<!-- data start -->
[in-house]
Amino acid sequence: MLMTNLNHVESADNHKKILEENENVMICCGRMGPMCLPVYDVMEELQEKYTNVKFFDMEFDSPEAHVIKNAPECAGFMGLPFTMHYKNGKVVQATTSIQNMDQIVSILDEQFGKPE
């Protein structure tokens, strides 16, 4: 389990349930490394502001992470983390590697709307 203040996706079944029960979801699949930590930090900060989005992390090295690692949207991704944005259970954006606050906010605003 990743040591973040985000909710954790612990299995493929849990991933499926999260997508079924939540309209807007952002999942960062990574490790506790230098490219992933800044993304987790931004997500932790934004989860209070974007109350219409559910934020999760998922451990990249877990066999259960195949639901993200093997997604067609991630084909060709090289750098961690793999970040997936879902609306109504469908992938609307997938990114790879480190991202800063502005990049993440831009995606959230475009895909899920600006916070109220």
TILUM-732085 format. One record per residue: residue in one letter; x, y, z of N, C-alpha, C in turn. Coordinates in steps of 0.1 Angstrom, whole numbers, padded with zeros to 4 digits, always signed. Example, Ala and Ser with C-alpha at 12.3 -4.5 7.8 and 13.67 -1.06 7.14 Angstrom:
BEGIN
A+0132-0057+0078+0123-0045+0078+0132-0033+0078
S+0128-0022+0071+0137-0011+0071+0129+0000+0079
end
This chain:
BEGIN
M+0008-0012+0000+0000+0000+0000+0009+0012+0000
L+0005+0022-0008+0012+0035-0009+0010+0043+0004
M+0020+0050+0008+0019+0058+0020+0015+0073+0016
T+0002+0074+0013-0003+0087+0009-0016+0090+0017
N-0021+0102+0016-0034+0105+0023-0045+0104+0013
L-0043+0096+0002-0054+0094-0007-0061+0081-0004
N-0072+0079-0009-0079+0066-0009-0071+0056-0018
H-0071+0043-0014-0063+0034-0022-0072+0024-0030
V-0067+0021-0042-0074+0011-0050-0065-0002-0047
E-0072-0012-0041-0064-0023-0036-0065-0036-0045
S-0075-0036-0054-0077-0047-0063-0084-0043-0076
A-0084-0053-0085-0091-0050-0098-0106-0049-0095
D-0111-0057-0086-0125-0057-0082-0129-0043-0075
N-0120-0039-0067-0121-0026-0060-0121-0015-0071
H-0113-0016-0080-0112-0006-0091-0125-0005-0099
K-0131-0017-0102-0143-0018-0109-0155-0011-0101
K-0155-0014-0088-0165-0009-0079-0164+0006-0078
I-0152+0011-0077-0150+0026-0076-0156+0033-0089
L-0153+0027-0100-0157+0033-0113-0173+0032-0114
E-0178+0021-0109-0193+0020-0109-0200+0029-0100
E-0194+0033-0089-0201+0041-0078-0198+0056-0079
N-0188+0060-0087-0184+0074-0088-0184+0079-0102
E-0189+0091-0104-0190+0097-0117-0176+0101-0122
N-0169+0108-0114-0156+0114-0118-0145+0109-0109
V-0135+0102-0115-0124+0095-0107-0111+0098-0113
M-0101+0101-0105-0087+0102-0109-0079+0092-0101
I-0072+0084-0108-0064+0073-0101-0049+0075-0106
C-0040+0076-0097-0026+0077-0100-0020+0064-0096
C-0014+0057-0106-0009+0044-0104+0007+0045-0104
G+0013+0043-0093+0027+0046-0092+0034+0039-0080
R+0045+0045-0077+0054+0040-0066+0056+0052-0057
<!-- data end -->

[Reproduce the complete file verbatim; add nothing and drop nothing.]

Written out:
[in-house]
Amino acid sequence: MLMTNLNHVESADNHKKILEENENVMICCGRMGPMCLPVYDVMEELQEKYTNVKFFDMEFDSPEAHVIKNAPECAGFMGLPFTMHYKNGKVVQATTSIQNMDQIVSILDEQFGKPE
């Protein structure tokens, strides 16, 4: 389990349930490394502001992470983390590697709307 203040996706079944029960979801699949930590930090900060989005992390090295690692949207991704944005259970954006606050906010605003 990743040591973040985000909710954790612990299995493929849990991933499926999260997508079924939540309209807007952002999942960062990574490790506790230098490219992933800044993304987790931004997500932790934004989860209070974007109350219409559910934020999760998922451990990249877990066999259960195949639901993200093997997604067609991630084909060709090289750098961690793999970040997936879902609306109504469908992938609307997938990114790879480190991202800063502005990049993440831009995606959230475009895909899920600006916070109220």
TILUM-732085 format. One record per residue: residue in one letter; x, y, z of N, C-alpha, C in turn. Coordinates in steps of 0.1 Angstrom, whole numbers, padded with zeros to 4 digits, always signed. Example, Ala and Ser with C-alpha at 12.3 -4.5 7.8 and 13.67 -1.06 7.14 Angstrom:
BEGIN
A+0132-0057+0078+0123-0045+0078+0132-0033+0078
S+0128-0022+0071+0137-0011+0071+0129+0000+0079
end
This chain:
BEGIN
M+0008-0012+0000+0000+0000+0000+0009+0012+0000
L+0005+0022-0008+0012+0035-0009+0010+0043+0004
M+0020+0050+0008+0019+0058+0020+0015+0073+0016
T+0002+0074+0013-0003+0087+0009-0016+0090+0017
N-0021+0102+0016-0034+0105+0023-0045+0104+0013
L-0043+0096+0002-0054+0094-0007-0061+0081-0004
N-0072+0079-0009-0079+0066-0009-0071+0056-0018
H-0071+0043-0014-0063+0034-0022-0072+0024-0030
V-0067+0021-0042-0074+0011-0050-0065-0002-0047
E-0072-0012-0041-0064-0023-0036-0065-0036-0045
S-0075-0036-0054-0077-0047-0063-0084-0043-0076
A-0084-0053-0085-0091-0050-0098-0106-0049-0095
D-0111-0057-0086-0125-0057-0082-0129-0043-0075
N-0120-0039-0067-0121-0026-0060-0121-0015-0071
H-0113-0016-0080-0112-0006-0091-0125-0005-0099
K-0131-0017-0102-0143-0018-0109-0155-0011-0101
K-0155-0014-0088-0165-0009-0079-0164+0006-0078
I-0152+0011-0077-0150+0026-0076-0156+0033-0089
L-0153+0027-0100-0157+0033-0113-0173+0032-0114
E-0178+0021-0109-0193+0020-0109-0200+0029-0100
E-0194+0033-0089-0201+0041-0078-0198+0056-0079
N-0188+0060-0087-0184+0074-0088-0184+0079-0102
E-0189+0091-0104-0190+0097-0117-0176+0101-0122
N-0169+0108-0114-0156+0114-0118-0145+0109-0109
V-0135+0102-0115-0124+0095-0107-0111+0098-0113
M-0101+0101-0105-0087+0102-0109-0079+0092-0101
I-0072+0084-0108-0064+0073-0101-0049+0075-0106
C-0040+0076-0097-0026+0077-0100-0020+0064-0096
C-0014+0057-0106-0009+0044-0104+0007+0045-0104
G+0013+0043-0093+0027+0046-0092+0034+0039-0080
R+0045+0045-0077+0054+0040-0066+0056+0052-0057